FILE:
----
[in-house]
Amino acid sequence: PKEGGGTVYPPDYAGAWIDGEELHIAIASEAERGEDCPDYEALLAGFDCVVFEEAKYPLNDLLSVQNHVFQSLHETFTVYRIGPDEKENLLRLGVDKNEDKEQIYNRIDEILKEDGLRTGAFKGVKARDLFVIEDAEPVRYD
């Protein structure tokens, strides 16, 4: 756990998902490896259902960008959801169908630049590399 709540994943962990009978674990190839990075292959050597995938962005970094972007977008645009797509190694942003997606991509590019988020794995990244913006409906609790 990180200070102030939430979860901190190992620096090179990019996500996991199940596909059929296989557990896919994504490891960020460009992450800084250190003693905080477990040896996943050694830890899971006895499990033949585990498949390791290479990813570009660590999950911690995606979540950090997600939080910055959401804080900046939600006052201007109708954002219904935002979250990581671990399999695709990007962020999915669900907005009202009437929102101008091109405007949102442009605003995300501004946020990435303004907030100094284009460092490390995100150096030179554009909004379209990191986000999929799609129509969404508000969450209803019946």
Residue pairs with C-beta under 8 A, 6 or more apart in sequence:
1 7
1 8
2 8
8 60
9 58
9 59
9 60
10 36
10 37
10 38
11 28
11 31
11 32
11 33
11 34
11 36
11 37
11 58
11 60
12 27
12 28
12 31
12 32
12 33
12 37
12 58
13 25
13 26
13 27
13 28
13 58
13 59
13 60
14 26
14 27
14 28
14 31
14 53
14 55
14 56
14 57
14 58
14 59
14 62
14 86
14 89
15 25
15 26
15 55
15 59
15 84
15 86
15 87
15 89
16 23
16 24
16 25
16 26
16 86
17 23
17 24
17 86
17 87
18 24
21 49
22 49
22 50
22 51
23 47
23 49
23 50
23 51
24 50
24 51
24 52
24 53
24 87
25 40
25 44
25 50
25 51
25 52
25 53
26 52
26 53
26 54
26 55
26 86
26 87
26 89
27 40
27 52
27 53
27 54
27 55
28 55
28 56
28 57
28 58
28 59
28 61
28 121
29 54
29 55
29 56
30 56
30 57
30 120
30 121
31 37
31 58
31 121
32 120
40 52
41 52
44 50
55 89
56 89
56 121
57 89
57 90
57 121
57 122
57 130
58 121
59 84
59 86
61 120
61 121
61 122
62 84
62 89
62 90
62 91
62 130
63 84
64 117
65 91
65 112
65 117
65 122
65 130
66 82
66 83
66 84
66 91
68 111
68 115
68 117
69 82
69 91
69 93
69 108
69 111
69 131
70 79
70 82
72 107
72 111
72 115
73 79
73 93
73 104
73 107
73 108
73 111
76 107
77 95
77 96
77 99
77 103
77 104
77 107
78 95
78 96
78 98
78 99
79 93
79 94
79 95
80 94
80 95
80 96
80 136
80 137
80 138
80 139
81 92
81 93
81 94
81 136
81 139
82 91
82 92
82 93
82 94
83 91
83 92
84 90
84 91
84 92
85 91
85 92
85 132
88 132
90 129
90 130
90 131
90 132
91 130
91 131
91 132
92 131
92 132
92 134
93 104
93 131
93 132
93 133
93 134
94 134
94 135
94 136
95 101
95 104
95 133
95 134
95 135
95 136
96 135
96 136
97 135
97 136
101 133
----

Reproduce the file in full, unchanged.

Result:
[in-house]
Amino acid sequence: PKEGGGTVYPPDYAGAWIDGEELHIAIASEAERGEDCPDYEALLAGFDCVVFEEAKYPLNDLLSVQNHVFQSLHETFTVYRIGPDEKENLLRLGVDKNEDKEQIYNRIDEILKEDGLRTGAFKGVKARDLFVIEDAEPVRYD
């Protein structure tokens, strides 16, 4: 756990998902490896259902960008959801169908630049590399 709540994943962990009978674990190839990075292959050597995938962005970094972007977008645009797509190694942003997606991509590019988020794995990244913006409906609790 990180200070102030939430979860901190190992620096090179990019996500996991199940596909059929296989557990896919994504490891960020460009992450800084250190003693905080477990040896996943050694830890899971006895499990033949585990498949390791290479990813570009660590999950911690995606979540950090997600939080910055959401804080900046939600006052201007109708954002219904935002979250990581671990399999695709990007962020999915669900907005009202009437929102101008091109405007949102442009605003995300501004946020990435303004907030100094284009460092490390995100150096030179554009909004379209990191986000999929799609129509969404508000969450209803019946």
Residue pairs with C-beta under 8 A, 6 or more apart in sequence:
1 7
1 8
2 8
8 60
9 58
9 59
9 60
10 36
10 37
10 38
11 28
11 31
11 32
11 33
11 34
11 36
11 37
11 58
11 60
12 27
12 28
12 31
12 32
12 33
12 37
12 58
13 25
13 26
13 27
13 28
13 58
13 59
13 60
14 26
14 27
14 28
14 31
14 53
14 55
14 56
14 57
14 58
14 59
14 62
14 86
14 89
15 25
15 26
15 55
15 59
15 84
15 86
15 87
15 89
16 23
16 24
16 25
16 26
16 86
17 23
17 24
17 86
17 87
18 24
21 49
22 49
22 50
22 51
23 47
23 49
23 50
23 51
24 50
24 51
24 52
24 53
24 87
25 40
25 44
25 50
25 51
25 52
25 53
26 52
26 53
26 54
26 55
26 86
26 87
26 89
27 40
27 52
27 53
27 54
27 55
28 55
28 56
28 57
28 58
28 59
28 61
28 121
29 54
29 55
29 56
30 56
30 57
30 120
30 121
31 37
31 58
31 121
32 120
40 52
41 52
44 50
55 89
56 89
56 121
57 89
57 90
57 121
57 122
57 130
58 121
59 84
59 86
61 120
61 121
61 122
62 84
62 89
62 90
62 91
62 130
63 84
64 117
65 91
65 112
65 117
65 122
65 130
66 82
66 83
66 84
66 91
68 111
68 115
68 117
69 82
69 91
69 93
69 108
69 111
69 131
70 79
70 82
72 107
72 111
72 115
73 79
73 93
73 104
73 107
73 108
73 111
76 107
77 95
77 96
77 99
77 103
77 104
77 107
78 95
78 96
78 98
78 99
79 93
79 94
79 95
80 94
80 95
80 96
80 136
80 137
80 138
80 139
81 92
81 93
81 94
81 136
81 139
82 91
82 92
82 93
82 94
83 91
83 92
84 90
84 91
84 92
85 91
85 92
85 132
88 132
90 129
90 130
90 131
90 132
91 130
91 131
91 132
92 131
92 132
92 134
93 104
93 131
93 132
93 133
93 134
94 134
94 135
94 136
95 101
95 104
95 133
95 134
95 135
95 136
96 135
96 136
97 135
97 136
101 133